How can you tell the sex of a chicken??

Discussion in 'What Breed Or Gender is This?' started by Iancurrannacearca, Apr 6, 2009.

  1. Iancurrannacearca

    Iancurrannacearca Out Of The Brooder

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    Jan 27, 2009
    I have 15 chicks and i dont know what sex they are! [​IMG]
     
  2. sonew123

    sonew123 Poultry Snuggie

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    Mar 16, 2009
    onchiota NY
    Im new but hope this may help-some you can tell within the first 24 hours by their wing feathers-that is in sex linked birds-some are sexed through looking in their vents-bleah wont ever do that -that is performed when they are babies too. The rest of us usually tell after 6-8 weeks or longer by looking at the size of their combs and wattles-which is what I have to do! Once in a while youll get lucky and a comb is huge in teh first few weeks and that would be a roo-for most breeds..how old are your birds? got any pictures?
     
  3. Iancurrannacearca

    Iancurrannacearca Out Of The Brooder

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    Jan 27, 2009
    they are a week!!! and i cant figure out how to post them!!!
     
  4. sonew123

    sonew123 Poultry Snuggie

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    Mar 16, 2009
    onchiota NY
    welcome to my club-I can download photos on my page I just cant figure out how to add them..working on it though-My chicks are 10 days old-2 of them-I have my suspicions of their sexes from attitudes and size difference-but wont know for sure for a while! The batch I have in bator-Im going to try and feather sex them-just for s$its and giggles to see how accurate I am? who knows Ill probably be way off but it's fun anyhoo...what kind are yours? some are much easier to tell by the breed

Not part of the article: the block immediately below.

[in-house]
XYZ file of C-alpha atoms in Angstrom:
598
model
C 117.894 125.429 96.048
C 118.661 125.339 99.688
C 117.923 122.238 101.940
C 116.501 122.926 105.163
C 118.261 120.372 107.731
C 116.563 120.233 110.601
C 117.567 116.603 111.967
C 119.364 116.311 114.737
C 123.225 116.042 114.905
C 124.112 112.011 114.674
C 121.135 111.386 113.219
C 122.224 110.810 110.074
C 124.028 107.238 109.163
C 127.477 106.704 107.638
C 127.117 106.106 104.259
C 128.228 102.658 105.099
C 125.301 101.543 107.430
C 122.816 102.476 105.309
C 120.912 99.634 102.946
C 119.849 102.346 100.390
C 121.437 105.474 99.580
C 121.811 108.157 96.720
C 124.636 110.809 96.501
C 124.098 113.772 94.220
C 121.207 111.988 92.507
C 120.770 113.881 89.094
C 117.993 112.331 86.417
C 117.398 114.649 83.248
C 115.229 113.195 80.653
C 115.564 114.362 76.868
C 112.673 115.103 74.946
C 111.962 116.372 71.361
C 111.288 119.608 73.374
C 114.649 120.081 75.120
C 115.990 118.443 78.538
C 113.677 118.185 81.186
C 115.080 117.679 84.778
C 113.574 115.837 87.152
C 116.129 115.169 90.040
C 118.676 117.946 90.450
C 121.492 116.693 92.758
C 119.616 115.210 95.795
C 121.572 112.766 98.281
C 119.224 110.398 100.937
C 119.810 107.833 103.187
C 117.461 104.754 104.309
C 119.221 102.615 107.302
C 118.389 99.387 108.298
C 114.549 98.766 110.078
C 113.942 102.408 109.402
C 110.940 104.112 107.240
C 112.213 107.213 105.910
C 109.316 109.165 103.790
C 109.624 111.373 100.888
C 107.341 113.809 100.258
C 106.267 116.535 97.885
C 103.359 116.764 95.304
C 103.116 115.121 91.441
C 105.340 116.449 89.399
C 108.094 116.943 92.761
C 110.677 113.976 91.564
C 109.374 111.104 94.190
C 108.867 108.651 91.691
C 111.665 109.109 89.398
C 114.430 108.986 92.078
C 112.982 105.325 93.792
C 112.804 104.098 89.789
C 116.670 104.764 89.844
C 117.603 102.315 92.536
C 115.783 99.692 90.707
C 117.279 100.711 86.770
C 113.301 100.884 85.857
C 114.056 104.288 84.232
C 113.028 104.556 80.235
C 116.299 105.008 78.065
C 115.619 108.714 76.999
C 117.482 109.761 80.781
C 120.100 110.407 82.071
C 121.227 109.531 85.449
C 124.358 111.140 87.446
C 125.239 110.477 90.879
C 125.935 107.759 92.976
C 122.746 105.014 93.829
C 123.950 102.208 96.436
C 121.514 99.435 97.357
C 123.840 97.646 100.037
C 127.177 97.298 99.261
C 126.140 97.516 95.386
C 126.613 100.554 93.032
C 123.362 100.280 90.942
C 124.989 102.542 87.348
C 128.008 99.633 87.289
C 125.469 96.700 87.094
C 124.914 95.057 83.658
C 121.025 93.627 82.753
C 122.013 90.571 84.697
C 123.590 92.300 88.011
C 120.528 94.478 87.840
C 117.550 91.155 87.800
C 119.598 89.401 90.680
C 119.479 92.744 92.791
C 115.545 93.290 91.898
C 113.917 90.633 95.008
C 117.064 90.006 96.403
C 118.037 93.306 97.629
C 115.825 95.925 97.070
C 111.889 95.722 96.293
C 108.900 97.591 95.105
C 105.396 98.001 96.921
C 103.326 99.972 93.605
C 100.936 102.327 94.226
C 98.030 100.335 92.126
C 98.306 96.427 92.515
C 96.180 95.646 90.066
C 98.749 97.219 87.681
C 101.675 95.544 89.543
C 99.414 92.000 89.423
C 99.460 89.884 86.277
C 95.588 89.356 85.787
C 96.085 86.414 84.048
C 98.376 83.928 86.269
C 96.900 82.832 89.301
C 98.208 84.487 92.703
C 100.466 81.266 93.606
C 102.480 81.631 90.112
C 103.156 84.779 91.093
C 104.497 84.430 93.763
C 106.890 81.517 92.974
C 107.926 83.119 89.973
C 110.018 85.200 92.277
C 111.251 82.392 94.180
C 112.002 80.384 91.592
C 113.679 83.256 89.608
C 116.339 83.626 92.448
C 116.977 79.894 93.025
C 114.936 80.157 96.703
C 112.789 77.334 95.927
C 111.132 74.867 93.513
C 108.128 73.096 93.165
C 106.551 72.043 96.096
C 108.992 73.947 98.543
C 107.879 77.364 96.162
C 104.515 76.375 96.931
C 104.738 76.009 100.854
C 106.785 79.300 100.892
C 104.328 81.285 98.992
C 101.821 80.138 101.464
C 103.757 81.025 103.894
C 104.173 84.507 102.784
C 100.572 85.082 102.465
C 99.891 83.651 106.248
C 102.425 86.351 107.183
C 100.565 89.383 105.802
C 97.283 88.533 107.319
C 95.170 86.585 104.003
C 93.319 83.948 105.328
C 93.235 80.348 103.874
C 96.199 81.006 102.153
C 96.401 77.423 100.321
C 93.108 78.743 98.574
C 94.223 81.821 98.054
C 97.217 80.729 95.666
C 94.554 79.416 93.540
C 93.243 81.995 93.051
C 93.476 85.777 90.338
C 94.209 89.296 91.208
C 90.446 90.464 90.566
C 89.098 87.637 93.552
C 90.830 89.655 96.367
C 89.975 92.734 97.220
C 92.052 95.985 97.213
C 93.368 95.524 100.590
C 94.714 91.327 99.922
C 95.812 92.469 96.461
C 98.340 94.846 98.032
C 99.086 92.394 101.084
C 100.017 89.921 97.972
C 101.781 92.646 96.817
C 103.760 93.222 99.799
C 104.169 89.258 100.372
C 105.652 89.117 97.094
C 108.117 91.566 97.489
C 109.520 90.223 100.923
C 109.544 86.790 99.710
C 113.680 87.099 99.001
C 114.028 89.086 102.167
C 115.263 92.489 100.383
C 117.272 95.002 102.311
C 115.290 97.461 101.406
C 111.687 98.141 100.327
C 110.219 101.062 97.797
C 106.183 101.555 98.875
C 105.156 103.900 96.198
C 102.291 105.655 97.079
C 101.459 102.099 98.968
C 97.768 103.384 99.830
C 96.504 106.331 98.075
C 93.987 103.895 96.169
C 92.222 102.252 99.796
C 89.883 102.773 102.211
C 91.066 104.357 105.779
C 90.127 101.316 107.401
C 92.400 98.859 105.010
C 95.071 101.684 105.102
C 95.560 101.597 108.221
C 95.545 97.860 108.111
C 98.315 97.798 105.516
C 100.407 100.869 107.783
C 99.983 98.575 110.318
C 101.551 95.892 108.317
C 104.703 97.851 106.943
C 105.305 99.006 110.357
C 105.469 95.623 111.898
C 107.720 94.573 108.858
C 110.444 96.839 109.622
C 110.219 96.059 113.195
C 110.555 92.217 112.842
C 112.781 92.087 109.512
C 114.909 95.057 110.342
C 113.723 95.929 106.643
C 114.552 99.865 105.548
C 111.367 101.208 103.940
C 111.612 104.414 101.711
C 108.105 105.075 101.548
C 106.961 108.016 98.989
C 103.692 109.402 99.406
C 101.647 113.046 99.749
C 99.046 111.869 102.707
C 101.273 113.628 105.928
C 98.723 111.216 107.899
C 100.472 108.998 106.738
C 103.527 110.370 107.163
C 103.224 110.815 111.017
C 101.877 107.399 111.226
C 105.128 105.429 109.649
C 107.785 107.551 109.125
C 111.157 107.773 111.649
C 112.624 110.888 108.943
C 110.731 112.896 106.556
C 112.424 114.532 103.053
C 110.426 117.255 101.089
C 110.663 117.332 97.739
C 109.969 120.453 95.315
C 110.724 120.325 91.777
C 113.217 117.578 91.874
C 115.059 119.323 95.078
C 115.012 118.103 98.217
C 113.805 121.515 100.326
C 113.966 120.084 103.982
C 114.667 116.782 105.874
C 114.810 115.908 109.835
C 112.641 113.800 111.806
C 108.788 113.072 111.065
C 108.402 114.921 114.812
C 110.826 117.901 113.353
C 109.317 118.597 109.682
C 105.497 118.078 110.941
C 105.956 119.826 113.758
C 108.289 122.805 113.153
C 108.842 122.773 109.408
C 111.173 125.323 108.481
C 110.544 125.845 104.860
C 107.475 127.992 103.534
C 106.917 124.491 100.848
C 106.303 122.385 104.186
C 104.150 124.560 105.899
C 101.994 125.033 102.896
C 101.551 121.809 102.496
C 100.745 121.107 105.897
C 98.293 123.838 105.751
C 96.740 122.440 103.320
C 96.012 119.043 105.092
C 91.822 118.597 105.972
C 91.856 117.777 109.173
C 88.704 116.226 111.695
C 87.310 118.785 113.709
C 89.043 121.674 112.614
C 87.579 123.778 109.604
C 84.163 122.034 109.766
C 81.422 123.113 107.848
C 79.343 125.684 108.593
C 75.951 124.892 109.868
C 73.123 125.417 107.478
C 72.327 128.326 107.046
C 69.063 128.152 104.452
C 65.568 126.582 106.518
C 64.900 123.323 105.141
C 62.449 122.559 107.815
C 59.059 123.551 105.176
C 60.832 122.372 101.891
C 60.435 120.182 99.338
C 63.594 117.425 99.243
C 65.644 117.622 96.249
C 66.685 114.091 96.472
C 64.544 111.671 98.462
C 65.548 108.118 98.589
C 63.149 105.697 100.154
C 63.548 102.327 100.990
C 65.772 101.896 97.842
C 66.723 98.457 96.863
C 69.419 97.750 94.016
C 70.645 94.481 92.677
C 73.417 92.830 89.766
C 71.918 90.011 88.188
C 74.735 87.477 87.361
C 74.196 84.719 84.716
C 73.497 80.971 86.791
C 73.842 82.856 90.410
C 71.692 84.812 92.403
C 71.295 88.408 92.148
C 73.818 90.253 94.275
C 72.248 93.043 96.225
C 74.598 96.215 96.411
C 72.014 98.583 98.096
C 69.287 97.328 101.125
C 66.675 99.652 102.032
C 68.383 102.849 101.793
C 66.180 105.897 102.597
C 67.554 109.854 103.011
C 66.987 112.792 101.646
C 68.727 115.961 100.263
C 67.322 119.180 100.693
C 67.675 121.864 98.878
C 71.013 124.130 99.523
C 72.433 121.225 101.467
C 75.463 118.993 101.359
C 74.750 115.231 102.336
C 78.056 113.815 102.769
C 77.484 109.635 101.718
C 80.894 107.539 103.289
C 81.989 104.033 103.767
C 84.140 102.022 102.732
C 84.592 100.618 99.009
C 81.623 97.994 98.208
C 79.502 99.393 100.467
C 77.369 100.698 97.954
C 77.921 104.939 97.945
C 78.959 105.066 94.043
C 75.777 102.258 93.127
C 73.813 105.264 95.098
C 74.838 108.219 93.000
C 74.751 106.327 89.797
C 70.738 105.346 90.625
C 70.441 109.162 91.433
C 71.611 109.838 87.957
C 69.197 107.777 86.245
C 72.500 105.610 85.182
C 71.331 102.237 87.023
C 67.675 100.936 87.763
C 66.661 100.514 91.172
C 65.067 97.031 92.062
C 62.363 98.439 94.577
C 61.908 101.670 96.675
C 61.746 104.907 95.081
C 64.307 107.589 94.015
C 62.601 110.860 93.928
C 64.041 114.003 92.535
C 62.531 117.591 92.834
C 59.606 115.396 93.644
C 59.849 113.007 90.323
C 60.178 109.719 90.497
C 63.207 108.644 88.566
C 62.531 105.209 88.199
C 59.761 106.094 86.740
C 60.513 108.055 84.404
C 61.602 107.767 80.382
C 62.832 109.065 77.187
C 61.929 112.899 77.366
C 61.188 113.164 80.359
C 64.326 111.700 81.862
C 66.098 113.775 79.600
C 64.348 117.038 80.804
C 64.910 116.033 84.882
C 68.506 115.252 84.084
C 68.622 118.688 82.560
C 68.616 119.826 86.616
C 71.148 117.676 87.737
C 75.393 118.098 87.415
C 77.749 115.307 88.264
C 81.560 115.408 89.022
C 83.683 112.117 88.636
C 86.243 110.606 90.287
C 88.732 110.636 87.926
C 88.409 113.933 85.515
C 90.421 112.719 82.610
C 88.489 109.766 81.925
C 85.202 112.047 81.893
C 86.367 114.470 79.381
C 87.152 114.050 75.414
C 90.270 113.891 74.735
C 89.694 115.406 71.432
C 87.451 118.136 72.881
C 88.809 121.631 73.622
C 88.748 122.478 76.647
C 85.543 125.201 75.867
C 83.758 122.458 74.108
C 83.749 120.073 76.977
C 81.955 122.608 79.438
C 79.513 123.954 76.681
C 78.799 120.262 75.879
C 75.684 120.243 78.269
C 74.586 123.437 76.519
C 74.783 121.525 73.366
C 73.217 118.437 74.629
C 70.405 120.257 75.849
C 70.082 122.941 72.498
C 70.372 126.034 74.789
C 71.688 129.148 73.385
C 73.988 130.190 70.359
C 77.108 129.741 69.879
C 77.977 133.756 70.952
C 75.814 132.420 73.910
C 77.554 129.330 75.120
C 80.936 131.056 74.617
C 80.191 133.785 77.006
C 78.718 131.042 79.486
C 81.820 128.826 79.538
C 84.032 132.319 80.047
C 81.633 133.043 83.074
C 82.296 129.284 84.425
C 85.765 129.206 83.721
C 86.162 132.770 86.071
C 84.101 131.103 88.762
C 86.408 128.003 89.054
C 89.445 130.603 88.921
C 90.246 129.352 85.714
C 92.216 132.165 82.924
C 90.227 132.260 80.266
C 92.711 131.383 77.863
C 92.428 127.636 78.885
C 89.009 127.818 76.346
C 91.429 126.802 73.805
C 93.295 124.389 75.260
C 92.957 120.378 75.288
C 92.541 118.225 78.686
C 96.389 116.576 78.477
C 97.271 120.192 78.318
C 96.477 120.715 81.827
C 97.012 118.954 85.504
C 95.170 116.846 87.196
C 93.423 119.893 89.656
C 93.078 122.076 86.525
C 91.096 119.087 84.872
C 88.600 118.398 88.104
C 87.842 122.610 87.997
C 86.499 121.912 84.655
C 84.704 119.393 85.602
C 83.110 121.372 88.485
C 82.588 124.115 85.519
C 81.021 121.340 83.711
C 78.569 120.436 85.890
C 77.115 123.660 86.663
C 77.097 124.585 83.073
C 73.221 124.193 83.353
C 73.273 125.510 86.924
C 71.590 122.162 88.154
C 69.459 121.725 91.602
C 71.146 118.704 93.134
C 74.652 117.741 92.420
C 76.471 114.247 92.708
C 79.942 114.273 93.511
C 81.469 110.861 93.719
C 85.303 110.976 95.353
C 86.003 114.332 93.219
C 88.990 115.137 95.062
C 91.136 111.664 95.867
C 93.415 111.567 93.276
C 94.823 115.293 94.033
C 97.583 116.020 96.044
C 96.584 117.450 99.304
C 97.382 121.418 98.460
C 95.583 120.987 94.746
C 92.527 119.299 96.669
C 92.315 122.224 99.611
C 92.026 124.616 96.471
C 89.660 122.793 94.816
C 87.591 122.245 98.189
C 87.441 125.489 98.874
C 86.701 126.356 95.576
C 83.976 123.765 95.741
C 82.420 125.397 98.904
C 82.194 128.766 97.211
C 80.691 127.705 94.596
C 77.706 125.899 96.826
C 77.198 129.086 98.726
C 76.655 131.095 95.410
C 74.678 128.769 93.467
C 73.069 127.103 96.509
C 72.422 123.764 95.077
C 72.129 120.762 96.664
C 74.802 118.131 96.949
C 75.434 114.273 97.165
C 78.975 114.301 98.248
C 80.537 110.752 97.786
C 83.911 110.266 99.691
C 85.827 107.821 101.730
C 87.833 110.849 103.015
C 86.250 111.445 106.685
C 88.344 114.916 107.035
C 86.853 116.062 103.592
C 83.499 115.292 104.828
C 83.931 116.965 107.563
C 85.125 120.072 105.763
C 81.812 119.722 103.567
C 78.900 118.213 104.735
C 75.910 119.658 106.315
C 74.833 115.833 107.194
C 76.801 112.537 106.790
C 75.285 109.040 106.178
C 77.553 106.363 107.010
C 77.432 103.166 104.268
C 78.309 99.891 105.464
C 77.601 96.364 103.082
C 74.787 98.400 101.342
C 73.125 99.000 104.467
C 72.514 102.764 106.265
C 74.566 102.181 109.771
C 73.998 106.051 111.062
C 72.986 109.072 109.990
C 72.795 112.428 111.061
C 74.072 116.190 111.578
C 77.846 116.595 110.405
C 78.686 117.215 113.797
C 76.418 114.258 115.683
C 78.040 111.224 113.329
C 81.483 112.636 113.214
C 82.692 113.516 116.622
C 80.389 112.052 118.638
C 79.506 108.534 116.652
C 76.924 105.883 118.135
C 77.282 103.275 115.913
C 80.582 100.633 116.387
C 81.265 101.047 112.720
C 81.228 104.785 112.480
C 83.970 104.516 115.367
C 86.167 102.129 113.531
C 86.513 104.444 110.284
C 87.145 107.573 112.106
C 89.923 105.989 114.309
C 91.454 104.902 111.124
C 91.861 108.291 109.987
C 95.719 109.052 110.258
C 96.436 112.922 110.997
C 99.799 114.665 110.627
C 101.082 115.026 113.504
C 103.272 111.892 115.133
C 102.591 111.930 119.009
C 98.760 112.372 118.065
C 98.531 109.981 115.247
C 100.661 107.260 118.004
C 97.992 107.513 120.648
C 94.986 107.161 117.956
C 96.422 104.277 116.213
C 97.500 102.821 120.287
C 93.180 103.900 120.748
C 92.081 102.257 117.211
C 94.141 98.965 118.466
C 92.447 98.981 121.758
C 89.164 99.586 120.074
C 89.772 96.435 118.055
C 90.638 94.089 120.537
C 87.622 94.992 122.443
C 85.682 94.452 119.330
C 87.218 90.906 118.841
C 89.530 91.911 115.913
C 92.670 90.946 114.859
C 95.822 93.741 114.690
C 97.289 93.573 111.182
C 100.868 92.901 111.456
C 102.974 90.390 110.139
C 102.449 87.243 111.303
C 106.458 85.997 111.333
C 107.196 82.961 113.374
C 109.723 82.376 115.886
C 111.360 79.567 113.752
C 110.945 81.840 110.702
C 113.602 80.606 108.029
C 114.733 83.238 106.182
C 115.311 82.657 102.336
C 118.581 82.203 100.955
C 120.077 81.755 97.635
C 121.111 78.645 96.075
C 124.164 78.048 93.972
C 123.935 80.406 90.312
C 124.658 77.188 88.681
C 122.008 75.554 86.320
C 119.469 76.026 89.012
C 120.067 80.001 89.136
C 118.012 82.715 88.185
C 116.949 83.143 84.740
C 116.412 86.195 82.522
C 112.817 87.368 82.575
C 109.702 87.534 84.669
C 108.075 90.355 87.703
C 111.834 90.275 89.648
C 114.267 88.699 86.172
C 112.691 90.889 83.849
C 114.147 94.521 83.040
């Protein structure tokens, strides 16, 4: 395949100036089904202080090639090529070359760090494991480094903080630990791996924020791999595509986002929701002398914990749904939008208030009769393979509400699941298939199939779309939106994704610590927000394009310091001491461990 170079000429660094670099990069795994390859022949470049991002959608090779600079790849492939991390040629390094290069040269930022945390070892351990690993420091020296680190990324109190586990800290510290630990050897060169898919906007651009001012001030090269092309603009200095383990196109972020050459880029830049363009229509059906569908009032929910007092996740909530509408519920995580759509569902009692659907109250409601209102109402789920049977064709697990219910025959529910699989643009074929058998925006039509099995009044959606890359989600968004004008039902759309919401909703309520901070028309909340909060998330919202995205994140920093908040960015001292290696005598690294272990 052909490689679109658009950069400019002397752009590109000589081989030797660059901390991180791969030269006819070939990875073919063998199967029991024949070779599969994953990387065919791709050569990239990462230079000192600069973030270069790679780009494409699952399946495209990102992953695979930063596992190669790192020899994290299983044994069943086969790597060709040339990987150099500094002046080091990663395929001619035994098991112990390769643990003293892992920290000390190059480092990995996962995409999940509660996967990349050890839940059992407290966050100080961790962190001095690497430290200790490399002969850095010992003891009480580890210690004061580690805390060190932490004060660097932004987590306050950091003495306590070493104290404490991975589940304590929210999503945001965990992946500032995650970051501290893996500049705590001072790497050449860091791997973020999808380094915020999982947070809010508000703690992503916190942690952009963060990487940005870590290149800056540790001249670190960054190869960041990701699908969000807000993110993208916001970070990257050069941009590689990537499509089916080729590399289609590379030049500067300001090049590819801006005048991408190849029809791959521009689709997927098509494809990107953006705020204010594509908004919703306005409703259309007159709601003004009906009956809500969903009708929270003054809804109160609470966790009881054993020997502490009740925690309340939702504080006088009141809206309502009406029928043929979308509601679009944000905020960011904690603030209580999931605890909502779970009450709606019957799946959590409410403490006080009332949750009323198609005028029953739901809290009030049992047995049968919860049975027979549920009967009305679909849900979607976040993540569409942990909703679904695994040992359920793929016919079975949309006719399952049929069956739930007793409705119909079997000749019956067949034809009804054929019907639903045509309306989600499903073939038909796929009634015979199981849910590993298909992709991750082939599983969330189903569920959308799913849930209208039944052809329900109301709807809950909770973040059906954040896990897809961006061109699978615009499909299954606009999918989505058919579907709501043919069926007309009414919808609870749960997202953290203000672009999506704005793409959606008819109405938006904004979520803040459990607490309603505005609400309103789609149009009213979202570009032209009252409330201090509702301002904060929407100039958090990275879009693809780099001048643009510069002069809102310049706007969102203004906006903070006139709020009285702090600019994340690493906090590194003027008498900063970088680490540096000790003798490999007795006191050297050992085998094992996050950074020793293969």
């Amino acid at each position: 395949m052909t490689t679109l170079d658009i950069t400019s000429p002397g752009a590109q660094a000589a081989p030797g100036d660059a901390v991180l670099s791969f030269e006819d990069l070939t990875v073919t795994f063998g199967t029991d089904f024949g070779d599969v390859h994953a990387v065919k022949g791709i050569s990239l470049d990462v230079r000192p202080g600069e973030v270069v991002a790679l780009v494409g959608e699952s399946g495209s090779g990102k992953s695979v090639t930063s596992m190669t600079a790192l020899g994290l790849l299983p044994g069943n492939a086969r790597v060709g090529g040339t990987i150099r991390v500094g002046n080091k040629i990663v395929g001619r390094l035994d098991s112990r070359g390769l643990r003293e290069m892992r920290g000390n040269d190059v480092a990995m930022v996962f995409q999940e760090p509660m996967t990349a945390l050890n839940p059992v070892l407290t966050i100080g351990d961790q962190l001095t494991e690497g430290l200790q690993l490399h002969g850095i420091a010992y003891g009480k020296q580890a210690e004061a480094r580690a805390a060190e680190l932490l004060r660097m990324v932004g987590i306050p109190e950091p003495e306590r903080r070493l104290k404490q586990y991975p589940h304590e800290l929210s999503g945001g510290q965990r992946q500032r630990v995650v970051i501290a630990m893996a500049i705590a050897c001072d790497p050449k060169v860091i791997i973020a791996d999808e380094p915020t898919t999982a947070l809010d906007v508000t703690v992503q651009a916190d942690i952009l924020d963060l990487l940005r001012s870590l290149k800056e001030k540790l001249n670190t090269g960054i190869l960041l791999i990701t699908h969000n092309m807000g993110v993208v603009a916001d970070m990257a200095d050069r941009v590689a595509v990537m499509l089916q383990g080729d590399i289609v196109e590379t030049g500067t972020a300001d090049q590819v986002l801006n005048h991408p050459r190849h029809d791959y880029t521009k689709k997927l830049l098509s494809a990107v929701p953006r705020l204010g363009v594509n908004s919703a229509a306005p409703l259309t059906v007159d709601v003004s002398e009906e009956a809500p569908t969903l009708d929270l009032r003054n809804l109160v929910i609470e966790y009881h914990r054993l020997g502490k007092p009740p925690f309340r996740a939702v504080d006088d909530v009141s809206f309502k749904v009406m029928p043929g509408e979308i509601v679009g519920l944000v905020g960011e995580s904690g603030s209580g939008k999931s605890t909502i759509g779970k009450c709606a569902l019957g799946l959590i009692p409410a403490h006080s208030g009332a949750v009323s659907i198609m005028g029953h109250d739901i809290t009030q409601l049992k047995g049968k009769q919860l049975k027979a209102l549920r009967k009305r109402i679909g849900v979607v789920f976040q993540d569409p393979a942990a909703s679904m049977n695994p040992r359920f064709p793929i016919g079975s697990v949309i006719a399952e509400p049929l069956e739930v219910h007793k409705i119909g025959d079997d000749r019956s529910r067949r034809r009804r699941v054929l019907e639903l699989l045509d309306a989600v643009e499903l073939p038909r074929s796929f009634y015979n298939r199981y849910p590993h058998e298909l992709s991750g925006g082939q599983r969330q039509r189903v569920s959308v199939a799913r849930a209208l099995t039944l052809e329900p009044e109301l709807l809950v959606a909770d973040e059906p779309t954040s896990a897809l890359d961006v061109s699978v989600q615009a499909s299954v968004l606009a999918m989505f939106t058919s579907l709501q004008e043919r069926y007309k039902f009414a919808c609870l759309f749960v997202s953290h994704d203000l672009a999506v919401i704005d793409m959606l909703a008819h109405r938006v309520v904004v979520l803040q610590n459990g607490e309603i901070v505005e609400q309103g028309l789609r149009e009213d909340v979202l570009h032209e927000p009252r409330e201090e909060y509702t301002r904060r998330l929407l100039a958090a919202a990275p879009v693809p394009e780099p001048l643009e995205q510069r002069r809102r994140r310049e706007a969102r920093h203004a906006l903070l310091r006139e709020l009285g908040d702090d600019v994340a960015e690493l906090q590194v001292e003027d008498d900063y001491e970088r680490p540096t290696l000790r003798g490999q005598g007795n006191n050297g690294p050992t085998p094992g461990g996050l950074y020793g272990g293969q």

5. Farmer Kitty

    Farmer Kitty Flock Mistress

    Sep 18, 2007
    Wisconsin
    Read on how to post pics
     
  6. TXmom

    TXmom Chillin' With My Peeps

    At 1 week old, I don't think you can figure out the sex accurately. One of my Rhode Island Reds turned out to be a male, even though they were sexed Pullets, and I didn't know until he was about a month old and his comb and wattles and were bigger and redder, and his legs were thicker than the other RIR and other breeds.

    At about 4 weeks old, you can compare the size of their combs, wattles, legs, and the wing, back and tail feathering to get an idea of what you have. Usually, the females' feathering will be more advanced.
     

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